Virus Genes

, Volume 54, Issue 3, pp 343–350 | Cite as

HSV-1-encoded microRNA miR-H1 targets Ubr1 to promote accumulation of neurodegeneration-associated protein

  • Kai ZhengEmail author
  • Qiuying Liu
  • Shaoxiang Wang
  • Zhe Ren
  • Kaio Kitazato
  • Depo YangEmail author
  • Yifei WangEmail author


Herpes simplex virus 1 (HSV-1) encodes various microRNAs (miRNAs), whose targets are largely unknown. miR-H1 is the first discovered HSV-1 miRNA and is expressed predominantly in productive infection. Here we show that ubiquitin protein ligase E3 component n-recognin 1 (Ubr1) is a cellular target of miR-H1. Ubr1 is a RING-type E3 ubiquitin ligase of the Arg/N-end rule pathway, which causes the degradation of proteins bearing “destabilizing” N-terminal residues, such as neurodegeneration-associated protein fragment β-amyloid. Using model substrates, we found that miR-H1 significantly repressed the expression and activity of Ubr1. Consequently, miR-H1-mediated Ubr1 silencing resulted in the accumulation of β-amyloid, which might contribute to the neurodegenerative pathogenesis enhanced by HSV-1. Our results provide novel insights into the mechanism by which HSV-1-encoded miR-H1 functions in neurodegenerative pathogenesis through targeting Ubr1-mediated Arg/N-end rule degradation pathway.


HSV-1 miRNA Ubr1 Neurodegeneration Ubiquitin 



We thank Dr. Xiao Wang for her kindly support. This work was supported by Grants from the National Natural Science Foundation of China (Nos. 81603341, 81573471, and 81274170), the China Postdoctoral Science Foundation (Grant Nos. 2015M570726 and 2015M582472), and the Shenzhen Science and Technology Project (No. JCYJ20150324141711568).

Author contributions

KZ, DY, and YW designed the research. KZ, QL, SW, ZR, and KK helped with the experiments, data analysis, and discussion. KZ and YW wrote the manuscript.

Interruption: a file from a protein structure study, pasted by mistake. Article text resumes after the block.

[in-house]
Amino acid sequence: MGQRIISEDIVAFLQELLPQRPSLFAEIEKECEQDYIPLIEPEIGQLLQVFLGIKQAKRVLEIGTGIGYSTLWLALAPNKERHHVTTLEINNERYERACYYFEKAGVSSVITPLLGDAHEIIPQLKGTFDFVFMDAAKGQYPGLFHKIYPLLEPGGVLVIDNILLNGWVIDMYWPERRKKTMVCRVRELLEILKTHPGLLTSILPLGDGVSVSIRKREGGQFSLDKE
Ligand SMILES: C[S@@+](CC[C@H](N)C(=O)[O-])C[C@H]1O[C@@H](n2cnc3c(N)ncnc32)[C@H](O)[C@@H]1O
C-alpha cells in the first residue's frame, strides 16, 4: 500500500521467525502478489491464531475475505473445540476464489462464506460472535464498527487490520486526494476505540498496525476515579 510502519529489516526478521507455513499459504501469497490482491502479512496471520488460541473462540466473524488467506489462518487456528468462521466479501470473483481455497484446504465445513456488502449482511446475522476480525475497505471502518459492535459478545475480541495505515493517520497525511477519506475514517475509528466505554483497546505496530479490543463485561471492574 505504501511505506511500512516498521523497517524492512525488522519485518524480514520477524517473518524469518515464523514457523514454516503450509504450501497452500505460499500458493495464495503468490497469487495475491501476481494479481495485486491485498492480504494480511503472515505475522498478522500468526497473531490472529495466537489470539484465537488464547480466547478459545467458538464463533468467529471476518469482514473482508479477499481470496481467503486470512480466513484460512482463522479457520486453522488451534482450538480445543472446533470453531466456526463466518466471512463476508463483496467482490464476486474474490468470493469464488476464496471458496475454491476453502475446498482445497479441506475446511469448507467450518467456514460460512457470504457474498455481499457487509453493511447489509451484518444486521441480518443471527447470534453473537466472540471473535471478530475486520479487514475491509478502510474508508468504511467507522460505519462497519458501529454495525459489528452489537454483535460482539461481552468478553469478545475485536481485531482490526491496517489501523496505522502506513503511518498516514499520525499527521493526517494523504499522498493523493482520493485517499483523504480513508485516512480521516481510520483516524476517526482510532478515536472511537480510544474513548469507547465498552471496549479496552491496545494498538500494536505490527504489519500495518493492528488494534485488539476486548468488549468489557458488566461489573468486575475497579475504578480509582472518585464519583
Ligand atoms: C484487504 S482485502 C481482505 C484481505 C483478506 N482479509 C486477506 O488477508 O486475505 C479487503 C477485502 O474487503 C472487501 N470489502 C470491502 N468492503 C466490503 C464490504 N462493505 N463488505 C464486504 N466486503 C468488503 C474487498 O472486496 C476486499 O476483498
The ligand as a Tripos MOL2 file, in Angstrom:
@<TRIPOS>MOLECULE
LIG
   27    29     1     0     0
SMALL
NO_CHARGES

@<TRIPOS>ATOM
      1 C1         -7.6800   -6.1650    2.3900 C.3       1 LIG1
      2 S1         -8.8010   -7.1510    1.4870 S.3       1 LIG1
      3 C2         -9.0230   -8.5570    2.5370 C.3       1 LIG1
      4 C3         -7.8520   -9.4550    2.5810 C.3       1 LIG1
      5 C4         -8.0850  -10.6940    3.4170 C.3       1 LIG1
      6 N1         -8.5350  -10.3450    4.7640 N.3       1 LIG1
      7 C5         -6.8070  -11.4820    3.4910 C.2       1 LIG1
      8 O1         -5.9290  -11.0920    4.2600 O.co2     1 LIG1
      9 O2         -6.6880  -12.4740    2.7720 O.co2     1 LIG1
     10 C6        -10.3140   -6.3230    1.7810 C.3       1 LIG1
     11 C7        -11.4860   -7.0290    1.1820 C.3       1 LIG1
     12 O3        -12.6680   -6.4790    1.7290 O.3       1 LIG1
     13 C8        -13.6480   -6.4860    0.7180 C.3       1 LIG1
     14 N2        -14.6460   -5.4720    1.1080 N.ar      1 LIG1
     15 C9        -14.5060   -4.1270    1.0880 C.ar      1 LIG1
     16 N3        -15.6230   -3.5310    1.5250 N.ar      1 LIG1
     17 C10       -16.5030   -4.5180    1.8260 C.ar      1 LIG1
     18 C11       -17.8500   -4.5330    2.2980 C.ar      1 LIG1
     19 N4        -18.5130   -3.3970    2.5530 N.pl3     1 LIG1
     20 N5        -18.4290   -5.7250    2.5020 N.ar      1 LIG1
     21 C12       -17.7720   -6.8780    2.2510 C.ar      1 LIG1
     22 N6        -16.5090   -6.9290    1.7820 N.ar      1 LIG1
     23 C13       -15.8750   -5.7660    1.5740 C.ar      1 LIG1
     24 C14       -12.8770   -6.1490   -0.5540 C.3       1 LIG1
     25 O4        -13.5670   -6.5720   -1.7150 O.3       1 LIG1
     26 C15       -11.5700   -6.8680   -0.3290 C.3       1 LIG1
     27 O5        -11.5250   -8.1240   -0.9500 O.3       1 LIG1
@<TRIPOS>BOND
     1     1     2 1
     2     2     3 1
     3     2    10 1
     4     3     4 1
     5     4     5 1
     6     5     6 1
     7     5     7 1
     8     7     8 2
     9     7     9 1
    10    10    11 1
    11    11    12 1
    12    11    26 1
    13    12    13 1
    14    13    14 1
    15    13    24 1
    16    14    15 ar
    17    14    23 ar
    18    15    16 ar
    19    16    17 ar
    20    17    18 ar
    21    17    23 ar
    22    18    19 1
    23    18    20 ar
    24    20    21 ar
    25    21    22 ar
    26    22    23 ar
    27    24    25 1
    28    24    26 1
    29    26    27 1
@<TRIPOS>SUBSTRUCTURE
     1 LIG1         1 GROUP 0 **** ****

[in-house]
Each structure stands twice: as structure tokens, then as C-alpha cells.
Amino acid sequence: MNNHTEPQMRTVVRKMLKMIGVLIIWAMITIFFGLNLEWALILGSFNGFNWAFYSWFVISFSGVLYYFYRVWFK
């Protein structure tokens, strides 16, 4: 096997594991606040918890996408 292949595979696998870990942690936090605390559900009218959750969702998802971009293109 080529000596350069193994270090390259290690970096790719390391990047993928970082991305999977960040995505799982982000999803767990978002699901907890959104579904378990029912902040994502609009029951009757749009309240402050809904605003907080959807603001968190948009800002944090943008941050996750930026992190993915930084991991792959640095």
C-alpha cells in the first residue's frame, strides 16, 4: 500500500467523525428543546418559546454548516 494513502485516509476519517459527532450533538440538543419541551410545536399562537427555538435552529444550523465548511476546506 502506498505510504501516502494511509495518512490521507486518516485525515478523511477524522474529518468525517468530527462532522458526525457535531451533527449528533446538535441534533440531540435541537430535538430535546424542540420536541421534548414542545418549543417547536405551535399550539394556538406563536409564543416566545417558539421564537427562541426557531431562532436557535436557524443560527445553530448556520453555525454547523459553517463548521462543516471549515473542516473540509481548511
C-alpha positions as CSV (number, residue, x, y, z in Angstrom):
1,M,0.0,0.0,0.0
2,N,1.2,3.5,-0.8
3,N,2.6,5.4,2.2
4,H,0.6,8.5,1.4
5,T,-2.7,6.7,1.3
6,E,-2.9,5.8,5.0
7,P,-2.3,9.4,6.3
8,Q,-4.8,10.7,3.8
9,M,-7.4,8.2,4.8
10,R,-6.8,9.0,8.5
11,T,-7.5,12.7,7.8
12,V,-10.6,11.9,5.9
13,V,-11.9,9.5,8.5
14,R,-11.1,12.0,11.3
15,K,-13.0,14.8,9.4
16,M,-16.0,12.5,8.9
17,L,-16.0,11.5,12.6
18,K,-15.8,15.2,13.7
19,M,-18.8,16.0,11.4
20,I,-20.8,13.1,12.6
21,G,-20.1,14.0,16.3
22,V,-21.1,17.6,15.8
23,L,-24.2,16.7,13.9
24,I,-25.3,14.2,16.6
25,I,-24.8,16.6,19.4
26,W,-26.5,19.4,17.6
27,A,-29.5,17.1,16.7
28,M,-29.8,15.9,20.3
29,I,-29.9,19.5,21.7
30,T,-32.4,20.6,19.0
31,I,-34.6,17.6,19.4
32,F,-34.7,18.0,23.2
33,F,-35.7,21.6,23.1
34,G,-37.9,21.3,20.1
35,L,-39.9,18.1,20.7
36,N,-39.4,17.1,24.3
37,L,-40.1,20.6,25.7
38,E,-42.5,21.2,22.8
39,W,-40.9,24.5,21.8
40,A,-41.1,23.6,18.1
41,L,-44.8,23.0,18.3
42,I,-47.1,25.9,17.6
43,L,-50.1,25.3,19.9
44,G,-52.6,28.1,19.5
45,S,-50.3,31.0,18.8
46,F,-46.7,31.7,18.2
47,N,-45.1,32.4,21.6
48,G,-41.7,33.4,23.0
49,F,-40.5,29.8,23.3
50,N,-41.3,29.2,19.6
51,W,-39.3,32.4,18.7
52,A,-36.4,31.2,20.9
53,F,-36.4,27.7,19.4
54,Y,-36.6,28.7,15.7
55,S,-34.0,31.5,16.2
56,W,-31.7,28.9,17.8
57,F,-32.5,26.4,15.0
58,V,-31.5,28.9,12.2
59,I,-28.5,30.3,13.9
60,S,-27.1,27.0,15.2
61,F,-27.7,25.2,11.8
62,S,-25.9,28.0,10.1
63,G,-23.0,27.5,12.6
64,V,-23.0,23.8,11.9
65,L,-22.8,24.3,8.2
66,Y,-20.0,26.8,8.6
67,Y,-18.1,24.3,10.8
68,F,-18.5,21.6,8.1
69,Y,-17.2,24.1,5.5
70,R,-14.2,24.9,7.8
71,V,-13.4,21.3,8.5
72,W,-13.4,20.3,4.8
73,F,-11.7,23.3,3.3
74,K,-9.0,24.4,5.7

Compliance with ethical standards

Conflict of interest

The authors declare that they have no conflict of interest.

Ethical approval

This article does not contain any studies with human participants or animals performed by any of the authors. Therefore, informed content was not required for this work.

Supplementary material

11262_2018_1551_MOESM1_ESM.docx (23 kb)
Supplementary material 1 (DOCX 23 kb)


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Copyright information

© Springer Science+Business Media, LLC, part of Springer Nature 2018

Authors and Affiliations

  1. 1.School of Pharmaceutical SciencesSun Yat-sen UniversityGuangzhouChina
  2. 2.School of Pharmaceutical Sciences, School of MedicineShenzhen UniversityShenzhenChina
  3. 3.School of Life Science and Technology, Guangzhou Jinan Biomedicine Research and Development CenterJinan UniversityGuangzhouChina
  4. 4.Division of Molecular Pharmacology of Infectious Agents, Department of Molecular Microbiology and Immunology, Graduate School of Biomedical SciencesNagasaki UniversityNagasakiJapan

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